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Frustration, Defiance in Village to Be Abandoned to the Sea

An aerial view of Fairbourne village in Gwynedd in Wales, Wednesday, Oct. 20, 2021. In north Wales, residents in the small coastal village of Fairbourne face being the U.K.'s first "climate refugees." Authorities say that by 2054, it would no longer be sustainable to keep up flood defenses there because of faster sea level rises and more frequent and extreme storms caused by climate change. (AP Photo/Kirsty Wigglesworth)
An aerial view of Fairbourne village in Gwynedd in Wales, Wednesday, Oct. 20, 2021. In north Wales, residents in the small coastal village of Fairbourne face being the U.K.'s first "climate refugees." Authorities say that by 2054, it would no longer be sustainable to keep up flood defenses there because of faster sea level rises and more frequent and extreme storms caused by climate change. (AP Photo/Kirsty Wigglesworth)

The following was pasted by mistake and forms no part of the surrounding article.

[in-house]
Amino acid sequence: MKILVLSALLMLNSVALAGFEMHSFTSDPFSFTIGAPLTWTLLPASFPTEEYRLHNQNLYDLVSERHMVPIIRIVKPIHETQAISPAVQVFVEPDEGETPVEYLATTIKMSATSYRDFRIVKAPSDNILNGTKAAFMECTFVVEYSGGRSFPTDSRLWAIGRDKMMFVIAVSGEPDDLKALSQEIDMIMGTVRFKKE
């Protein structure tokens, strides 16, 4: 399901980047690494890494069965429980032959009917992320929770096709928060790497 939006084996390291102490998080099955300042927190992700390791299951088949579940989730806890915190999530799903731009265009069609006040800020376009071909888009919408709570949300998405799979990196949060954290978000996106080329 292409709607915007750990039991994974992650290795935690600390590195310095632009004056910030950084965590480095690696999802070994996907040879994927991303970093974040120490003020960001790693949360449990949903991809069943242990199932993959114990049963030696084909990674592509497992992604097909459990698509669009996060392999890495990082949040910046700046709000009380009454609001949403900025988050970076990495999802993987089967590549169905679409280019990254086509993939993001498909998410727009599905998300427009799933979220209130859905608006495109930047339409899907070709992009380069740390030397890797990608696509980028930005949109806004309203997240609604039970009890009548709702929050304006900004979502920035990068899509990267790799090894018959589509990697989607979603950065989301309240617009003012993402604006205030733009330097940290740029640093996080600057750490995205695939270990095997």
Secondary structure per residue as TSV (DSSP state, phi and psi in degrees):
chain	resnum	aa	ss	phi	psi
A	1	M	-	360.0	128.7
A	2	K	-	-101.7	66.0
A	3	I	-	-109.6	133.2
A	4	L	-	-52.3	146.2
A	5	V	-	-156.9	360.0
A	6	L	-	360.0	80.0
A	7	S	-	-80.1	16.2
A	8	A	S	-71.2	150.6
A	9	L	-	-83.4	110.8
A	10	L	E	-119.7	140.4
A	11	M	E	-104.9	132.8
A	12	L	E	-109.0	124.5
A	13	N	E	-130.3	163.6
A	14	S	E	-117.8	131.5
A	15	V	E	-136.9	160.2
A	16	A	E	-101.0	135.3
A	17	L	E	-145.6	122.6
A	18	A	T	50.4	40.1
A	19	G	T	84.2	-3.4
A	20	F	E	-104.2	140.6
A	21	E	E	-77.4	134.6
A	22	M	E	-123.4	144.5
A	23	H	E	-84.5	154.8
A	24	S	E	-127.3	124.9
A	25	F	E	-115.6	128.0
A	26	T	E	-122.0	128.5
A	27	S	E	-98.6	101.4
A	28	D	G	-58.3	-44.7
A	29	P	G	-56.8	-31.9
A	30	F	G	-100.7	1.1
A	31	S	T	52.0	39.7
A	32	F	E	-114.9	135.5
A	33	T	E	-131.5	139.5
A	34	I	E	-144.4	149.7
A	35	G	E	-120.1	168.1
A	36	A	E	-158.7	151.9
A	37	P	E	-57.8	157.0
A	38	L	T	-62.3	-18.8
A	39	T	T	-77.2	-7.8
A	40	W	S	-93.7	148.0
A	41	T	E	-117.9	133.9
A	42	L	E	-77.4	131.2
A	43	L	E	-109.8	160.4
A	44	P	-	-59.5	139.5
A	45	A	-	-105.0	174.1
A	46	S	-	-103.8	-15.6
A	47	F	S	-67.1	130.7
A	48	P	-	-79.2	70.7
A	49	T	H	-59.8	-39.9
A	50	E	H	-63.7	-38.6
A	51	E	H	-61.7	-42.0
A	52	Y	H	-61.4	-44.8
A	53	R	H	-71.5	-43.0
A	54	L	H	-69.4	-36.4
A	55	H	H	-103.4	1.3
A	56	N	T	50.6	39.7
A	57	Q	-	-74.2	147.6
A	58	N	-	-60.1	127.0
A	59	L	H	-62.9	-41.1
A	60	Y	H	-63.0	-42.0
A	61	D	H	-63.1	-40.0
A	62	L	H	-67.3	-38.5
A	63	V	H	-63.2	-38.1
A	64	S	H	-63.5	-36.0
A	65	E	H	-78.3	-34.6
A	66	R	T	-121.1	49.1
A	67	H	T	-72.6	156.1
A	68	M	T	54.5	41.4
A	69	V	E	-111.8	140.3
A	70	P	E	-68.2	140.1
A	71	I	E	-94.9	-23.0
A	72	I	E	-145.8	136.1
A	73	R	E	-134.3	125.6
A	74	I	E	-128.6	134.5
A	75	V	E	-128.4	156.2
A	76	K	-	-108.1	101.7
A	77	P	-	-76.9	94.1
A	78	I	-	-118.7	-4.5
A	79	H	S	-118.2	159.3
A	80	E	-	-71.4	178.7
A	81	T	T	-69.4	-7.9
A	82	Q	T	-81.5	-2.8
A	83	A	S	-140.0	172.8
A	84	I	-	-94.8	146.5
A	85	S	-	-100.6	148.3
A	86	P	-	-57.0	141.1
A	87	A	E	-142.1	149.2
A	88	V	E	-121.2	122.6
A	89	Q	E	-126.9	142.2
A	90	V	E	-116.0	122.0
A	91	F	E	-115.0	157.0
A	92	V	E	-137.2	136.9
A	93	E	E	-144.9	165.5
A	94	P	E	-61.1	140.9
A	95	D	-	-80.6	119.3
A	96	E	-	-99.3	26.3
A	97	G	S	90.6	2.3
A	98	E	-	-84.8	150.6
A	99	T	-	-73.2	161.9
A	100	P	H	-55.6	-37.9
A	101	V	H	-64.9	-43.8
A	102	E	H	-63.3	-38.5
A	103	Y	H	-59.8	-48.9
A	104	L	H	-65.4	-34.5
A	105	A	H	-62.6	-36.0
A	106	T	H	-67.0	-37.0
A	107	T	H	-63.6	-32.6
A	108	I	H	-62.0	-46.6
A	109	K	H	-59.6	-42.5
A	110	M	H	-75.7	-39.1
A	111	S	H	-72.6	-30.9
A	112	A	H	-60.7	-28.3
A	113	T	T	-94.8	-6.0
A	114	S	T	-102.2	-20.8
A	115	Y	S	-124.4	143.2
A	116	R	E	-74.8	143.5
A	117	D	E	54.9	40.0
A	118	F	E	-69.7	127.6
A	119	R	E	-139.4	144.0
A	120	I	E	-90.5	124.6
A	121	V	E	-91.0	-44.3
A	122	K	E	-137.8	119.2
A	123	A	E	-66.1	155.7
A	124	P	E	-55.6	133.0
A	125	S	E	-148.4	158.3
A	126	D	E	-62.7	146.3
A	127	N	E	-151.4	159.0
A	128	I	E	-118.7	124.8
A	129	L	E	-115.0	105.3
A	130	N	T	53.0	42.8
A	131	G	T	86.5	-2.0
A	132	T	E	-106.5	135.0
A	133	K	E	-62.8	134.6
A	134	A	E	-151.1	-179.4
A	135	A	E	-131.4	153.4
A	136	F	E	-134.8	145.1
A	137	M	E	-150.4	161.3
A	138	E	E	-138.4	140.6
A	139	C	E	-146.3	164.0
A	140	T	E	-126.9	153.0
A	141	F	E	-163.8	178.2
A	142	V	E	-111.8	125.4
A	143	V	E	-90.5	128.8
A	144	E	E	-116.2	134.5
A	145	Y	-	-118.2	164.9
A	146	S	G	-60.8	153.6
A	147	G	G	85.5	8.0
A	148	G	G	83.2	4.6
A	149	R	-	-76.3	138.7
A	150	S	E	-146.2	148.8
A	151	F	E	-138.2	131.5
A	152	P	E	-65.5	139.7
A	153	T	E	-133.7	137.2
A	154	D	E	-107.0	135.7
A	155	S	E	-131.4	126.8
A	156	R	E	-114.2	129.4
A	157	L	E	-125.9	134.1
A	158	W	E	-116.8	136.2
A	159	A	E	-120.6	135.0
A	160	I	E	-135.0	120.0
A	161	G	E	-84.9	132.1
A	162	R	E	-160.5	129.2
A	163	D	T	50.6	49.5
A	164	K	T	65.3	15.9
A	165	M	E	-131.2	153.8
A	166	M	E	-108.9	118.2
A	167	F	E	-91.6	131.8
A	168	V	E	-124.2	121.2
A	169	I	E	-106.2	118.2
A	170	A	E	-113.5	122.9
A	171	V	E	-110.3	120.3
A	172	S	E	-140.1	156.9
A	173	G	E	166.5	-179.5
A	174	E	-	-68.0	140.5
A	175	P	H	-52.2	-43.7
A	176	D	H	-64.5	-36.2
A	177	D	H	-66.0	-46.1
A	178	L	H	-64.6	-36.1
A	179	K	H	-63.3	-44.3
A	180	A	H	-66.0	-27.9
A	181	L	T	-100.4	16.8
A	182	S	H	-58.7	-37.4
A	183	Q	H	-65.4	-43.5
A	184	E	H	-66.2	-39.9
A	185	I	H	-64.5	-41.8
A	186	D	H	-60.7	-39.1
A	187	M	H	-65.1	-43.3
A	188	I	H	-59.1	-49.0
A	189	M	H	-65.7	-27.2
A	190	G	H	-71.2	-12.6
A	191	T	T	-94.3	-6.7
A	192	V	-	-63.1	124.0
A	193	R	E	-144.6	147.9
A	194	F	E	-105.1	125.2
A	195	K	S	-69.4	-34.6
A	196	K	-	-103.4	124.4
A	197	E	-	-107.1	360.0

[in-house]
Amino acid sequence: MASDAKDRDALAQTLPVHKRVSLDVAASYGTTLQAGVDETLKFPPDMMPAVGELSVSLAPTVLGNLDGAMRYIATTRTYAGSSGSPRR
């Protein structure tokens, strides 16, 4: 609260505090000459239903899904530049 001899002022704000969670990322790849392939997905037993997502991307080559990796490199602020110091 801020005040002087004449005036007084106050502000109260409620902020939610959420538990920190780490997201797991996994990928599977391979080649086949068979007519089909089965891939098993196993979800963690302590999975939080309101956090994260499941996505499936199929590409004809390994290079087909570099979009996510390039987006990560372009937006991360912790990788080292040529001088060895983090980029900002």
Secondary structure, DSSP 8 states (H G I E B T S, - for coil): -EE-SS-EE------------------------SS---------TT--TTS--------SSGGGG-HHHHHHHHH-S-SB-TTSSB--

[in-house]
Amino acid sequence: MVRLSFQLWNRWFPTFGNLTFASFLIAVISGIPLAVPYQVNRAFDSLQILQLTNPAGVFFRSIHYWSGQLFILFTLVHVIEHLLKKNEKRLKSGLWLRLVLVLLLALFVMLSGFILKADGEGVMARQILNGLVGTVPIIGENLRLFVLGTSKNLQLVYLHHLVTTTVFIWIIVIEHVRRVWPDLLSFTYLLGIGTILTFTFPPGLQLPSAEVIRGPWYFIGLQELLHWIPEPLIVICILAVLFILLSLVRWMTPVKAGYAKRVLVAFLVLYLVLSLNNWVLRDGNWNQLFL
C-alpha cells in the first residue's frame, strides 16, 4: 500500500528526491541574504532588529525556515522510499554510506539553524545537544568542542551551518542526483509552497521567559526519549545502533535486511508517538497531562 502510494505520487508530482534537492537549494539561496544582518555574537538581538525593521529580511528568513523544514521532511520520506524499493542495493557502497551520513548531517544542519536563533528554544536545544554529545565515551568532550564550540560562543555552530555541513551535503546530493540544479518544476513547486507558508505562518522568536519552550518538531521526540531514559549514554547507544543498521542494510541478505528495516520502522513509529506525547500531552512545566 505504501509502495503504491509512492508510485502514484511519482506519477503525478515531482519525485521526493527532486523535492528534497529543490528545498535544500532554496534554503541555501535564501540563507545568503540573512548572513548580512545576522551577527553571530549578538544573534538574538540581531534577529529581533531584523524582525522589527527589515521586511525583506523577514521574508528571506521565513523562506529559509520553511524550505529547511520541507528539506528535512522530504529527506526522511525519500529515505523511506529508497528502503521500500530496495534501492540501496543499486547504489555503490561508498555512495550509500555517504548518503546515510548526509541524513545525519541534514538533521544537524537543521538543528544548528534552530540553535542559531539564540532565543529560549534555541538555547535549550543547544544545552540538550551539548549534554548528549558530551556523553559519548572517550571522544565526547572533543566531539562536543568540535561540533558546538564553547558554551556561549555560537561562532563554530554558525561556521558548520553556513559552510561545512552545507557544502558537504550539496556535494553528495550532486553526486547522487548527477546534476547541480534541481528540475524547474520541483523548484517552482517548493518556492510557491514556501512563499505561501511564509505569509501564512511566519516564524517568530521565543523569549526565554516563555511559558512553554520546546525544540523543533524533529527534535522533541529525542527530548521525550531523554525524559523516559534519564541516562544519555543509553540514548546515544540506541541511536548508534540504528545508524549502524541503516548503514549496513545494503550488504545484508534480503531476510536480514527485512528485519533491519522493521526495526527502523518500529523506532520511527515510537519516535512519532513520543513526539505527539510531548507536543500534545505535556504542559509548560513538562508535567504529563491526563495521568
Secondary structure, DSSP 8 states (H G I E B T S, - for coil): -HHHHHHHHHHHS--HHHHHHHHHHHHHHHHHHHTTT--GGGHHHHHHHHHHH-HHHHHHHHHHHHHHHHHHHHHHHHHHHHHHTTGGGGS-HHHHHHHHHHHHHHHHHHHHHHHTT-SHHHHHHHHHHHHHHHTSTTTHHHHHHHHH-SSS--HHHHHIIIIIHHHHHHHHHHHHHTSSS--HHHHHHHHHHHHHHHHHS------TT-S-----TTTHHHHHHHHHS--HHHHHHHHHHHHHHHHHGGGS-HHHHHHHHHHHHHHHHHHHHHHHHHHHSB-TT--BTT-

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Fairbourne, Wales (AP) -- Like many others who came to Fairbourne, Stuart Eves decided the coastal village in northern Wales would be home for life when he moved here 26 years ago. He fell in love with the peaceful, slow pace of small village life in this community of about 700 residents, nestled between the rugged mountains and the Irish Sea.

“I wanted somewhere my children can have the same upbringing as I had, so they can run free,” said Eves, 72, who built a caravan park in the village that he still runs with his son. “You’ve got the sea, you’ve got the mountains. It’s just a stunning place to live.”